Star Wars Bits: 'Star Wars Rebels' Season 3 Details, Stunning Ralph McQuarrie Art, And An Announcement From David Prowse

In this edition of Star Wars Bits:

  • David Prowse is retiring from the international convention circuit.
  • The designer behind many of Star Wars' iconic ships shares some trivia.
  • Star Wars Uprising is shutting down after a little over a year.
  • An interview with the authors of that new Ralph McQuarrie art book...
  • ...and a look at some art from that book.
  • Tons of interviews with the writers and producers on Star Wars Rebels season 3.
  • And more!

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Only a year after its September 2015 launch, the Star Wars Uprising mobile game is shutting down. You can read the official statement via the image above (courtesy of Making Star Wars), but Kabam, the developer of the game, went into additional detail about the reasons why the game is coming an end (and when it will officially be unavailable) on their forums:

1. Why is Star Wars: Uprising shutting down?

While Star Wars: Uprising was enjoyed by a great community of players since its launch, the game is no longer achieving the level of success needed to maintain the game and the decision was made to discontinue support.

2. When is the last day I can play Star Wars: Uprising?

You'll be able to play Star Wars: Uprising until the servers are disconnected at 9AM Pacific Time on November 17th, 2016.

3. Why can't Kabam just leave the game up as it is?

There are a number of things that go into maintaining a game beyond keeping the power running. Addressing issues, developing content and providing support are important components as well, and we feel those resources can be better served building and supporting Kabam's existing and new titles.

4. Is there any way to save my player data or bases?

There won't be a way to access your data from the game's servers after they go offline. We suggest you take screenshots of your accomplishments before November 17, 2016.

5. Where can I play other games like Star Wars: Uprising?

We're glad you enjoyed Star Wars: Uprising, and would like to invite you to check out one of Kabam's other great mobile games.

David Prowse, the English actor and bodybuilder best known for actually being the guy inside the Darth Vader suit in the original trilogy, has announced his retirement from the international convention scene. This shouldn't come as a huge surprise, as Prowse is 81 years old and traveling all over the world to sell autographs and signed photos is very much a young person's racket. Still, the news is sad nonetheless for any fans who were hoping to brush shoulders with the man behind one of the most famous movie villains of all time.

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Former Lucasfilm and ILM designer Colin Cantwell recently participated in a Reddit AMA where he discussed, among other things, what it was like to be the chief designer behind many of the more iconic vehicles and starships in the original Star Wars trilogy. Like many great relationships, his partnership with George Lucas had humble beginnings:

I built miniatures of my own space ship designs and built terrains. I had friends that worked on American Graffiti who introduced me to George Lucas. George saw some of my miniatures and liked them well enough that he invited me to discuss a project... which eventually became Star Wars.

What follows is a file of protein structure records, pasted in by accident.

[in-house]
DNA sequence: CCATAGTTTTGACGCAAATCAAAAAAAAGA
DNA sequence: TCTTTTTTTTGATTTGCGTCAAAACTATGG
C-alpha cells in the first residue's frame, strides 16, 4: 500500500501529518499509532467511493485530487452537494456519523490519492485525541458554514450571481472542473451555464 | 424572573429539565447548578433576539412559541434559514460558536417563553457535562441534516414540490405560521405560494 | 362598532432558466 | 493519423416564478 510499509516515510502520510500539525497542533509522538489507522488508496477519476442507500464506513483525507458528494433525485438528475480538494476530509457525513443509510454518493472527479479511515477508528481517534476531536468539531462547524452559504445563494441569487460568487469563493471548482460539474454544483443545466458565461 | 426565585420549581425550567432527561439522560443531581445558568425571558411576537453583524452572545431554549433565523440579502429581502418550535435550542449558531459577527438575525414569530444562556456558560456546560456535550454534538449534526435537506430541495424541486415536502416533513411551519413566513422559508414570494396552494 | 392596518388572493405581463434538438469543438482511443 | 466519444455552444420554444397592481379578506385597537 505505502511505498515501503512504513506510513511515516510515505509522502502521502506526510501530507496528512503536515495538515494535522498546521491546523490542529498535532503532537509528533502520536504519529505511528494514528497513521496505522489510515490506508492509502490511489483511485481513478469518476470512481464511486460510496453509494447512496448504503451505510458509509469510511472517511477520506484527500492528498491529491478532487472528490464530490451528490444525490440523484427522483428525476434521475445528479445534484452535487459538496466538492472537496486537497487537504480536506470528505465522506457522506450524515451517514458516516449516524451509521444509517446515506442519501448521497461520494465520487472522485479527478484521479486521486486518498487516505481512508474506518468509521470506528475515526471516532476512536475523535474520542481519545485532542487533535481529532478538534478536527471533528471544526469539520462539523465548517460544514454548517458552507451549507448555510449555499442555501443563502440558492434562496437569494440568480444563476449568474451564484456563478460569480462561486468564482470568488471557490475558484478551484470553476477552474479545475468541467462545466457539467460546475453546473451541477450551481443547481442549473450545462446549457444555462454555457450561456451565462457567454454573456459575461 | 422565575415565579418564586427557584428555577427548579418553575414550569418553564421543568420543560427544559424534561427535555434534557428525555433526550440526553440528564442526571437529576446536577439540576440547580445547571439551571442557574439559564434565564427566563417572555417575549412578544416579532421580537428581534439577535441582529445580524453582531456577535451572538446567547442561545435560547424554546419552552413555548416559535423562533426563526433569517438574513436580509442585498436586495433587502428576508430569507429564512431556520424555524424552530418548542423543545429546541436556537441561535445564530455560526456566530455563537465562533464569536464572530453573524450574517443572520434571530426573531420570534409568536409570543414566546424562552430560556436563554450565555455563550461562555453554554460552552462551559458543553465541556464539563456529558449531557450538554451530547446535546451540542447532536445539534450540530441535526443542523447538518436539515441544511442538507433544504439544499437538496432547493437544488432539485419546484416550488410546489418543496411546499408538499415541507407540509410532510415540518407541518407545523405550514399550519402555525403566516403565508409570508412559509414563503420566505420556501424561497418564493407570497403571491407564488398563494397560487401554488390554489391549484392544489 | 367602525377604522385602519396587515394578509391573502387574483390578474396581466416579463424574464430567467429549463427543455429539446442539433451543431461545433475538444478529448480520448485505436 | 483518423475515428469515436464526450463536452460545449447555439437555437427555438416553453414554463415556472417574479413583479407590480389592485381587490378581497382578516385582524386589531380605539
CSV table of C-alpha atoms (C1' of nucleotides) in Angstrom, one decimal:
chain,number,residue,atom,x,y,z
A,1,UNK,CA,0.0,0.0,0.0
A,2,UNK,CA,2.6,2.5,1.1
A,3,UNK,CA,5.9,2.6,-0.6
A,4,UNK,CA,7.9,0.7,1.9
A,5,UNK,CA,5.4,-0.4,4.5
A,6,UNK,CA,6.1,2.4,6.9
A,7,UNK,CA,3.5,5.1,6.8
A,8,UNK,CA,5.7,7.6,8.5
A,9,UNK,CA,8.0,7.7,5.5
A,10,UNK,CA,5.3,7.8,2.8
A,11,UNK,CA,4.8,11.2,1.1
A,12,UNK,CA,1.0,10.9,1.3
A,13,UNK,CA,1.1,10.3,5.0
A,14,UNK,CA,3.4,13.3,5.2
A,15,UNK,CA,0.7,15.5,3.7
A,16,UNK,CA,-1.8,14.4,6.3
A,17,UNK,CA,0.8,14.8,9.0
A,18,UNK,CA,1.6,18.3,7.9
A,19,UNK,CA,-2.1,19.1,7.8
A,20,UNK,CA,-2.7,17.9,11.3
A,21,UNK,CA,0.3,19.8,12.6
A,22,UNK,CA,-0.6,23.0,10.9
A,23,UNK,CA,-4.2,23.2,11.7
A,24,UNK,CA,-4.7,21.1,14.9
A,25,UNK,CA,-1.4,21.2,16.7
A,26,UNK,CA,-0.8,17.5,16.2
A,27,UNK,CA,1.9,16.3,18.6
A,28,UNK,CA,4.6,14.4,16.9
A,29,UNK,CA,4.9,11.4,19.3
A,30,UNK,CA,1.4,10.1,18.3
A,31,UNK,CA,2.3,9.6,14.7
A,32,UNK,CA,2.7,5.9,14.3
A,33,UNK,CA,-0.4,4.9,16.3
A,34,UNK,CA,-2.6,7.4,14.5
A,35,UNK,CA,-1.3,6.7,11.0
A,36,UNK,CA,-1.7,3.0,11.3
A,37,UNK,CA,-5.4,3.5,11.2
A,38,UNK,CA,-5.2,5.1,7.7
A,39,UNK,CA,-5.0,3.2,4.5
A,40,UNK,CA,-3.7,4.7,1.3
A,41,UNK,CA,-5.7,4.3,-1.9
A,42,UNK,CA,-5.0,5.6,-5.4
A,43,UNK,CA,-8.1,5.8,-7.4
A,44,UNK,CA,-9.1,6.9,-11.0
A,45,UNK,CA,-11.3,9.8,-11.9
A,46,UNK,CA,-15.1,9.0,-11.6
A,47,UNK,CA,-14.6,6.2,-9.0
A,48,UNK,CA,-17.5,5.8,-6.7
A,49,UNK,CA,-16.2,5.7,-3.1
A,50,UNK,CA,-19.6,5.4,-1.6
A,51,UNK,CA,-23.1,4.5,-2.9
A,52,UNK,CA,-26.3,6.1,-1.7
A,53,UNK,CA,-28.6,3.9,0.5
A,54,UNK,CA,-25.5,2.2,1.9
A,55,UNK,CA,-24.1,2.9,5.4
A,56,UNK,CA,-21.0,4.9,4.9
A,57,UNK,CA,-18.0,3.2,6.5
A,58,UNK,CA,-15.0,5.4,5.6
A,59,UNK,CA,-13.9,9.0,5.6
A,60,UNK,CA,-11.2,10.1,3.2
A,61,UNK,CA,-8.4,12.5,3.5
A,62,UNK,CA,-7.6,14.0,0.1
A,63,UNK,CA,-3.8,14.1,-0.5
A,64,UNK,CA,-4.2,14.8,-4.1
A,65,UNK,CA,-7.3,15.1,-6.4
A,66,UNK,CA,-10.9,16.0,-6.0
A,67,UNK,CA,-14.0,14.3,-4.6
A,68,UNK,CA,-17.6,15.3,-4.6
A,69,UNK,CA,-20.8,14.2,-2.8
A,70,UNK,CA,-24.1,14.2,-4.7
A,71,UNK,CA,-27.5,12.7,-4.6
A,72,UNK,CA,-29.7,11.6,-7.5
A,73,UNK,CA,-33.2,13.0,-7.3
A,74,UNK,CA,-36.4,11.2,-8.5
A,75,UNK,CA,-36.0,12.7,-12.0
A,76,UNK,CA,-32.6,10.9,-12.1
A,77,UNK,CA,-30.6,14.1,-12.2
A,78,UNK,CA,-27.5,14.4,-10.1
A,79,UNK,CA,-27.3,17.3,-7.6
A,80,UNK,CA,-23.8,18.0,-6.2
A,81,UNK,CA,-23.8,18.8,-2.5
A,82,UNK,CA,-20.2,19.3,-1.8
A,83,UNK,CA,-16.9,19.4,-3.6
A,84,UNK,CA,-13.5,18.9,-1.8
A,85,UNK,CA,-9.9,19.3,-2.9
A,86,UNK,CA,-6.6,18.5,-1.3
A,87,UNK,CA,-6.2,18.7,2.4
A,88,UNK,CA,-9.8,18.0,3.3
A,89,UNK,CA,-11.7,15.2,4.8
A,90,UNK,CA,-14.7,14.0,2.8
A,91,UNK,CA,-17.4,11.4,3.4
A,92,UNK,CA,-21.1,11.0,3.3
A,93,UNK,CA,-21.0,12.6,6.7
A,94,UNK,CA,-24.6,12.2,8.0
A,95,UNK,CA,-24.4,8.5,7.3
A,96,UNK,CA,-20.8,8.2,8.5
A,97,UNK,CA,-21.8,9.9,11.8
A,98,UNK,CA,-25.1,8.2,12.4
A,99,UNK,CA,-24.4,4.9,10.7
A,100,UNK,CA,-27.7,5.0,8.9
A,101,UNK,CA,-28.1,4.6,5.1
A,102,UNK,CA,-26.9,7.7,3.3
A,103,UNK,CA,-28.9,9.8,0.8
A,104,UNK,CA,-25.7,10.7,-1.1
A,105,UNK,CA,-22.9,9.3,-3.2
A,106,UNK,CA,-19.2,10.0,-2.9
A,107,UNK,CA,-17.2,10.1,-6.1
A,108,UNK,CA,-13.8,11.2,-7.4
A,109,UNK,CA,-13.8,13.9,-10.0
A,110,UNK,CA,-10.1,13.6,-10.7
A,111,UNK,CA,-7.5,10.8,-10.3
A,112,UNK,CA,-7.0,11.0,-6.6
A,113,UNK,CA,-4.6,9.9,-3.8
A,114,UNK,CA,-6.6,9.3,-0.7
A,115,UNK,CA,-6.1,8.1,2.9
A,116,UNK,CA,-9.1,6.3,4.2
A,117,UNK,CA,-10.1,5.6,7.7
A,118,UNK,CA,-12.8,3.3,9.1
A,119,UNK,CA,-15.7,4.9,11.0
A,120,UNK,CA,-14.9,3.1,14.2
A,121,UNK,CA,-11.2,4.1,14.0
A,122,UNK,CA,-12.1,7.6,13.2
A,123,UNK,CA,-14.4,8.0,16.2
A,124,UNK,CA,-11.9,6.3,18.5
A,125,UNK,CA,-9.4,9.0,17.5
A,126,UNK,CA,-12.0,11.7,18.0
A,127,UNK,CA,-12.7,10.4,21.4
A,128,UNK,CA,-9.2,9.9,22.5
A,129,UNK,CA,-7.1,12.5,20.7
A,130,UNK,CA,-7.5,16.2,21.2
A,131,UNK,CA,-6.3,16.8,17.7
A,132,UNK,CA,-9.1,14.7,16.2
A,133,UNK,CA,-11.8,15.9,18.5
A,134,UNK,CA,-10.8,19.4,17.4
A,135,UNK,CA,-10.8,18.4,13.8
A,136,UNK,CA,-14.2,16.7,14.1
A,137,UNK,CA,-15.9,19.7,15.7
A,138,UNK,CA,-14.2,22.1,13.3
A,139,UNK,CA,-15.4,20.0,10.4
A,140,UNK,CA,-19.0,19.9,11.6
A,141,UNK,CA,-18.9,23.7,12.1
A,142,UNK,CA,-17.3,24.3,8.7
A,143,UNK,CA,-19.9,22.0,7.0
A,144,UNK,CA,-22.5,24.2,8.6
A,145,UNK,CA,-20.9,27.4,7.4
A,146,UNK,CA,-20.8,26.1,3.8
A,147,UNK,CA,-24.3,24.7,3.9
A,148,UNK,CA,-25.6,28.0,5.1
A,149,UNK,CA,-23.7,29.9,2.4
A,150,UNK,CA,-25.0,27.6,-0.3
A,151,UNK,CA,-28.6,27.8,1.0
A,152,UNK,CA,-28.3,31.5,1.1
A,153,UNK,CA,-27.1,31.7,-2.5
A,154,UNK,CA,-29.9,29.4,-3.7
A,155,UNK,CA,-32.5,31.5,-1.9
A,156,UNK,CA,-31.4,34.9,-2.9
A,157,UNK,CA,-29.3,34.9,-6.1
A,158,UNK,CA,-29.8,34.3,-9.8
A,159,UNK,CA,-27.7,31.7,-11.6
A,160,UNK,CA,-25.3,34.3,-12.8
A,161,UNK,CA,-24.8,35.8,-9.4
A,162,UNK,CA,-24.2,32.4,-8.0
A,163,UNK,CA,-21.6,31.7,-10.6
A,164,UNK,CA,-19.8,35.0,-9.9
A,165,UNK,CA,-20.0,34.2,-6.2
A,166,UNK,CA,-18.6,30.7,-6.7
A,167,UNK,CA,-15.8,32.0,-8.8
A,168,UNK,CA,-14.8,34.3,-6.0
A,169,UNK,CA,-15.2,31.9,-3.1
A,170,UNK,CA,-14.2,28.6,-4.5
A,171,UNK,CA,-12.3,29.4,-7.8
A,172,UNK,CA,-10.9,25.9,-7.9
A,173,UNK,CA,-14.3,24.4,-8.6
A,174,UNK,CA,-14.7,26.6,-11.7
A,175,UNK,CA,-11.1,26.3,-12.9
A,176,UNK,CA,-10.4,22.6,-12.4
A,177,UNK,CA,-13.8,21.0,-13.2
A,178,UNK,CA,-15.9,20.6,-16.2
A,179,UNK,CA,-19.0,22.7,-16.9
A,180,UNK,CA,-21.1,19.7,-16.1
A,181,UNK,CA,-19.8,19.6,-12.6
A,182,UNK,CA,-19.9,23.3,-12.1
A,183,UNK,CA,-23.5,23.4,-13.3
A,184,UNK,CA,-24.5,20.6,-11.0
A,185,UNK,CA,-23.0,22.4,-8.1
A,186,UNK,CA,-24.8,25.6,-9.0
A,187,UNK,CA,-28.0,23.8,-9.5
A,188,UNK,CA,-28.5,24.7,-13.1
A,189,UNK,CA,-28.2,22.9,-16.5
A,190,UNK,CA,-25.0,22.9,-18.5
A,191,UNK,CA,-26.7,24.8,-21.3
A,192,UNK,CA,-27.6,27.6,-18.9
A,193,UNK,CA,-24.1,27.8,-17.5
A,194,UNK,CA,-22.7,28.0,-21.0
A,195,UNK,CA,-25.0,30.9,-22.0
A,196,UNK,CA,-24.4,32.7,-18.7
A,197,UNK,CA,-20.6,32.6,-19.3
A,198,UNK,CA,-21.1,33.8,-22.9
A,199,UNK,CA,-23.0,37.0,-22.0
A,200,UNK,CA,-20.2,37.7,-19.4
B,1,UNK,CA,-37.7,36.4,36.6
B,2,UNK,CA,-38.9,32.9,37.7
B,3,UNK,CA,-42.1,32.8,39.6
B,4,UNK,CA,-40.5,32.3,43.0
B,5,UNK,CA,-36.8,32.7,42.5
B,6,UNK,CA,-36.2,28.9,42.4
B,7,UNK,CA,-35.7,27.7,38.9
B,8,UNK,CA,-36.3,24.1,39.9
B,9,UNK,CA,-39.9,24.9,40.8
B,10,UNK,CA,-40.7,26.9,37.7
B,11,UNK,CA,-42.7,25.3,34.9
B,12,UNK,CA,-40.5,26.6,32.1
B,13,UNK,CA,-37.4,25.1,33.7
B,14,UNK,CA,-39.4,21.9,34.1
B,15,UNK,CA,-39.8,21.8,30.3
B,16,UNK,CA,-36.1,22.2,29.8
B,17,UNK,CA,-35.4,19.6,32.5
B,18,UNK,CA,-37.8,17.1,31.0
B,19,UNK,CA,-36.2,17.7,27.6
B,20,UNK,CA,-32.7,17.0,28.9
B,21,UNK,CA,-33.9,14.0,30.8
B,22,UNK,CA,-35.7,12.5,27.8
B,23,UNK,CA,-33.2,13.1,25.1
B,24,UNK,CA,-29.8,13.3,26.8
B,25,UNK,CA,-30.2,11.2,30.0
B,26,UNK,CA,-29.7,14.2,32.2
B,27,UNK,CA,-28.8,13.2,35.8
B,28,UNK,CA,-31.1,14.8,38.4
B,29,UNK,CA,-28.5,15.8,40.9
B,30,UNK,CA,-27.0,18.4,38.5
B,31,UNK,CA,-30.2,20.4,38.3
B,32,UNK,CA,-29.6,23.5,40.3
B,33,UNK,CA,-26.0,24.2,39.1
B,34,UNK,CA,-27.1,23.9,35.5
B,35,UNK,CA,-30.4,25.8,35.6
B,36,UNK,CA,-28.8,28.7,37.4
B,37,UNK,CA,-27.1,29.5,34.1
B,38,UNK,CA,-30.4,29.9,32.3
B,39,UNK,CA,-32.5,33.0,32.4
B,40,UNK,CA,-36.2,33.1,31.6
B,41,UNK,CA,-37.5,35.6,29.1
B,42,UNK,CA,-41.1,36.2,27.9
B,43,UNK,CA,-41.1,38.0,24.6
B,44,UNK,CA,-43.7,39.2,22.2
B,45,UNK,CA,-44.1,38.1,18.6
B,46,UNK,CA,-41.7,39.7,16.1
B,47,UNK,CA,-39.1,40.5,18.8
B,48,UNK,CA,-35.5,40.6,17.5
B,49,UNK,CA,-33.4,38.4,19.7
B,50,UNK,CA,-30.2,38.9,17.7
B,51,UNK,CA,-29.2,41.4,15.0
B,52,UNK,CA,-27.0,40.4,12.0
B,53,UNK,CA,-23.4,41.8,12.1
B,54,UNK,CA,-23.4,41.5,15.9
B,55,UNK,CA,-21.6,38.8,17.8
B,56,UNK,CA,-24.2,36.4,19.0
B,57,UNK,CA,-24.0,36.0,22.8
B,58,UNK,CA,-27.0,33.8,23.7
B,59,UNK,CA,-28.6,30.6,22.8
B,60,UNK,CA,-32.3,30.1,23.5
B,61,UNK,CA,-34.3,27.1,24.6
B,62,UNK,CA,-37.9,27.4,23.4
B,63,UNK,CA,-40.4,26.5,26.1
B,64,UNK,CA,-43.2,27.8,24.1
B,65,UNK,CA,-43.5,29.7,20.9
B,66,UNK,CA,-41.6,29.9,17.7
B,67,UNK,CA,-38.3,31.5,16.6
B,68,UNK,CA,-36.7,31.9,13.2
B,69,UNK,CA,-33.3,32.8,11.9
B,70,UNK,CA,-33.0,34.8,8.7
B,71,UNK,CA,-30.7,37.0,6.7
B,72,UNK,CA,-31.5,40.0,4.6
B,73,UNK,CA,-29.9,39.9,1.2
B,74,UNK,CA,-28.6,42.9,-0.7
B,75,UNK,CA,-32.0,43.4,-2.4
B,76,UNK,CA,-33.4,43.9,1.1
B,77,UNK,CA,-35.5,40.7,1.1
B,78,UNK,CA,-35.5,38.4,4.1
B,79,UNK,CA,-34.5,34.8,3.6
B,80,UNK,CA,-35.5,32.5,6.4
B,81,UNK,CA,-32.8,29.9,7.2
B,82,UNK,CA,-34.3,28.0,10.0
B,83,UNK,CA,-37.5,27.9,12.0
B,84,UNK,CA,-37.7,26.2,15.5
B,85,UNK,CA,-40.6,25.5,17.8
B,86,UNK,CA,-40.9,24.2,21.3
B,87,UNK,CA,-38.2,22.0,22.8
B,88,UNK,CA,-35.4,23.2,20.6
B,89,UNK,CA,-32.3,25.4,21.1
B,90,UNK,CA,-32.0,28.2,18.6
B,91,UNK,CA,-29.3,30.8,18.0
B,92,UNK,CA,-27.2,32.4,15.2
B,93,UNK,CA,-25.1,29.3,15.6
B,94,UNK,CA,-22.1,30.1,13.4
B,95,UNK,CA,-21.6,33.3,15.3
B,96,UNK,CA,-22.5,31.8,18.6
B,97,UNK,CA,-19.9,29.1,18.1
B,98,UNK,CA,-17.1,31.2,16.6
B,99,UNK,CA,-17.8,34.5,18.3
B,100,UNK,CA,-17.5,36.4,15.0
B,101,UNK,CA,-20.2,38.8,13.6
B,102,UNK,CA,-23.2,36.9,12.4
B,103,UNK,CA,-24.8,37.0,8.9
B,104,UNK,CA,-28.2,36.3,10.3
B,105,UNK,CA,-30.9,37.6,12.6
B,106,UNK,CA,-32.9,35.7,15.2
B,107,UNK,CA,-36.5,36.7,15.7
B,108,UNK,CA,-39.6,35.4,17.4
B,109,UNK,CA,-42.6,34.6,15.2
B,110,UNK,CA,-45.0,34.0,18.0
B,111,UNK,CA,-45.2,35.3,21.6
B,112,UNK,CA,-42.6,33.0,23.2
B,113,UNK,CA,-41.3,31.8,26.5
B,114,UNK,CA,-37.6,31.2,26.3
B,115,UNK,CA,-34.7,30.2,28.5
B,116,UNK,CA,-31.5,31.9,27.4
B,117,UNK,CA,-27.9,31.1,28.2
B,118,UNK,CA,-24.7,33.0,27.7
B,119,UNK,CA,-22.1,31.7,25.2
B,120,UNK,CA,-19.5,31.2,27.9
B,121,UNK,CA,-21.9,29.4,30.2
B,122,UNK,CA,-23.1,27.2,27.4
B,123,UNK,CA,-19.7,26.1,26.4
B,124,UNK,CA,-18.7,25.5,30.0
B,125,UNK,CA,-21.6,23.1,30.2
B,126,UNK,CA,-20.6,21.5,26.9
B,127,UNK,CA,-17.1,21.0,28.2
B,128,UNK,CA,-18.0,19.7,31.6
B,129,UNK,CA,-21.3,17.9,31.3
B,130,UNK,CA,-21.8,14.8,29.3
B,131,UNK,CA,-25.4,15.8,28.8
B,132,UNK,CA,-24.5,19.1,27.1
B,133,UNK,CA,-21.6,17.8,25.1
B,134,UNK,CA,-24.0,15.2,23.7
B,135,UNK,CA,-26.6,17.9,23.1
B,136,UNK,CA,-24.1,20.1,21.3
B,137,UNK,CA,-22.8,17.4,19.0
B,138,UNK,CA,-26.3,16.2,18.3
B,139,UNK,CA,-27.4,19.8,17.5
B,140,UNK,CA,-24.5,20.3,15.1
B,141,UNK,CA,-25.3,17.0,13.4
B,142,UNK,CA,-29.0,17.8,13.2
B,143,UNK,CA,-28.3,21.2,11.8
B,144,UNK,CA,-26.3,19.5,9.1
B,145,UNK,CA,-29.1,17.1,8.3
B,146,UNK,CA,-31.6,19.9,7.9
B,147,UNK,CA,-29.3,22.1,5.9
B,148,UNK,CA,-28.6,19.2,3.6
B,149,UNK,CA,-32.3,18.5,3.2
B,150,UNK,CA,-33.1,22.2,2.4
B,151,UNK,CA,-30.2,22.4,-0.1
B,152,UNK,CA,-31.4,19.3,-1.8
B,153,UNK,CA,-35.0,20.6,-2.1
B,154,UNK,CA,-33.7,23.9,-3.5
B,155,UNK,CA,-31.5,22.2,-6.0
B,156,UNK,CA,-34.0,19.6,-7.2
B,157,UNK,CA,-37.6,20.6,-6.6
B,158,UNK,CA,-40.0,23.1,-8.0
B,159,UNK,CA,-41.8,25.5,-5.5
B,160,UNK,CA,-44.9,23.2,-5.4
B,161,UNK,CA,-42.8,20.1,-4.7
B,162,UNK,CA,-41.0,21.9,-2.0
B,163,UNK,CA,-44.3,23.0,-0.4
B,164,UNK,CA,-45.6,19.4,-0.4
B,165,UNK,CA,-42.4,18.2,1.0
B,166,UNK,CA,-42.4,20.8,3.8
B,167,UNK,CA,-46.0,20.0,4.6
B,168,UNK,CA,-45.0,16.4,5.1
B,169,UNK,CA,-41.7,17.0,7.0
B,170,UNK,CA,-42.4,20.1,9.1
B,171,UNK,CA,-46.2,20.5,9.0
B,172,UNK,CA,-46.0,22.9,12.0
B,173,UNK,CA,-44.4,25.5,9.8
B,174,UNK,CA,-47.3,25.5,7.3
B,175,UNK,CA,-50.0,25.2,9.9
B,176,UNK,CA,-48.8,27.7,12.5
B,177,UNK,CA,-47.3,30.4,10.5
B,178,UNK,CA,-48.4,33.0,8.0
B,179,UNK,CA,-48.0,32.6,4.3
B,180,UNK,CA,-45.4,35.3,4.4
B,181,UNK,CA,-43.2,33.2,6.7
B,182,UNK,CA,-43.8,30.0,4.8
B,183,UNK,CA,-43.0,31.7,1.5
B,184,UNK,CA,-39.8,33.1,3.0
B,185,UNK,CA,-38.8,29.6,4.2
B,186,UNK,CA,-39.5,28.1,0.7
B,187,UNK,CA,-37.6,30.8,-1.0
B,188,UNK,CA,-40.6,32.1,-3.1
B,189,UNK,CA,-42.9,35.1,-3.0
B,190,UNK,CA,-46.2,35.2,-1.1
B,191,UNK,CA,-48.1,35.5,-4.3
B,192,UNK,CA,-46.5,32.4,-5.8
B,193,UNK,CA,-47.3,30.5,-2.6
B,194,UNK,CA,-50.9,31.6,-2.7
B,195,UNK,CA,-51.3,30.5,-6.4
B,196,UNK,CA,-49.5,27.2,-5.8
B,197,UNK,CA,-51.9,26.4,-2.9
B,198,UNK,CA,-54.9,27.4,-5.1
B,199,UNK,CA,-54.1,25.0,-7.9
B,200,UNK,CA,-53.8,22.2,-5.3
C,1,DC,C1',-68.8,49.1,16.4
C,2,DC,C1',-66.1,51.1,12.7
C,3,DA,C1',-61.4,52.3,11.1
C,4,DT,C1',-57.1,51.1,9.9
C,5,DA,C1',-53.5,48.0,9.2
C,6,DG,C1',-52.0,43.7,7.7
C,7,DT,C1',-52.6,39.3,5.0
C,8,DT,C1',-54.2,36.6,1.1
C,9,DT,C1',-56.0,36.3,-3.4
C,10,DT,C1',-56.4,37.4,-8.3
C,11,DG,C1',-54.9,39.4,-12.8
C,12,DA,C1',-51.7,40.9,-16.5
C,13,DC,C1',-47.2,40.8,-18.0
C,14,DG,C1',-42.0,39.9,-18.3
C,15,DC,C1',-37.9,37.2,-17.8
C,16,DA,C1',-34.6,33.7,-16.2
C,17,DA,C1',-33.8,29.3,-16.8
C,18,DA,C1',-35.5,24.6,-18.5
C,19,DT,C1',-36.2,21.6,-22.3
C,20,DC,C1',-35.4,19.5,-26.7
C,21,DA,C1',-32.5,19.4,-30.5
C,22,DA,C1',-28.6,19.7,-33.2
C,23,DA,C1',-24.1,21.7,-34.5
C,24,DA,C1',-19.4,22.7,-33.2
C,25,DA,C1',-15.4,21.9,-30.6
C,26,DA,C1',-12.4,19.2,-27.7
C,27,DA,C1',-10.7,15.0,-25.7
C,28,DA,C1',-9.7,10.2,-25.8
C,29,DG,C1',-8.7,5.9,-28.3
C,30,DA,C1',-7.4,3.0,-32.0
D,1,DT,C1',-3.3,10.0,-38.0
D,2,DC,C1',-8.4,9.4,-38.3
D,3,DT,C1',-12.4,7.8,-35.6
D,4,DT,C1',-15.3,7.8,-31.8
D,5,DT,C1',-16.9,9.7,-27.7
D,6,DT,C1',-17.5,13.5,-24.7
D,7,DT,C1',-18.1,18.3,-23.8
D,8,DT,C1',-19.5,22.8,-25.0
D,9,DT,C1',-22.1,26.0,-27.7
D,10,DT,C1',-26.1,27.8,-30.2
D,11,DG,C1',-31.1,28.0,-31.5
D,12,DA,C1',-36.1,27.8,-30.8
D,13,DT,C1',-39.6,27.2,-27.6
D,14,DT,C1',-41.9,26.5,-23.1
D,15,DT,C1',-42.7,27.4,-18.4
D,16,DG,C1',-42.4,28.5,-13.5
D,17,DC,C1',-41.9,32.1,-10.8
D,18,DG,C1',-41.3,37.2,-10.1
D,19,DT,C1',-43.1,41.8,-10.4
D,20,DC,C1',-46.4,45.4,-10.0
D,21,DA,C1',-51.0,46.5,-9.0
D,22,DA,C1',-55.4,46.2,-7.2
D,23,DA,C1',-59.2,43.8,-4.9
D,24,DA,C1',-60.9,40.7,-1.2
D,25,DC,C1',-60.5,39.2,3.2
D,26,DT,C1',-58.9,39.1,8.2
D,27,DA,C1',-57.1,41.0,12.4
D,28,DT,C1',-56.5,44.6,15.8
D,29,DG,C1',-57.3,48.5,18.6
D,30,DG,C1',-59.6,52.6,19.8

Elsewhere in the AMA, he explained his inspiration for the X-Wing's overall design:

A dart being thrown at a target in a British pub gave me the original concept and then it went forward from there.

And then there's this delightful piece of trivia, where Cantwell reveals that the Death Star trench was the result of a mistake in his sculpting:

I didn't originally plan for the Death Star to have a trench, but when I was working with the mold, I noticed the two halves had shrunk at the point where they met across the middle. It would have taken a week of work just to fill and sand and re-fill this depression. So, to save me the labor, I went to George and suggested a trench. He liked the idea so much that it became one of the most iconic moments in the film!

In other words, one of the most iconic sequences in movie history resulted from an error in building a model. There's probably a lesson to be learned there.

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And while we're talking about legendary Star Wars designers, I'd like to point you toward this StarWars.com interview with Brandon Alinger, Wade Lageose, and David Mandel, the authors of the newly released coffee table book Star Wars Art: Ralph McQuarrieThis massive two-volume set collects over 2,000 of McQuarrie's illustrations and it's the kind of luxury item that, quite frankly, makes me wish I had an extra $250 to throw into the void. Anyway, the interview is good one, especially when the authors talk about trying to organize and catalog McQuarrie's work:

Brandon Alinger: It's tricky! Working out the order was one of the major challenges of the book. McQuarrie's work touched on so many areas of trilogy's production, and related areas — concept sketches, costume sketches, production paintings, matte paintings, publishing work, the list goes on — making organization a real challenge. Along with Jonathan Rinzler and Eric Klopfer at Abrams, we decided it was most interesting to see the artwork as Ralph McQuarrie would have seen it — in the order he produced it. The easiest route would have been to lay it out in story-order, but chronologically is a more scholarly and informative approach.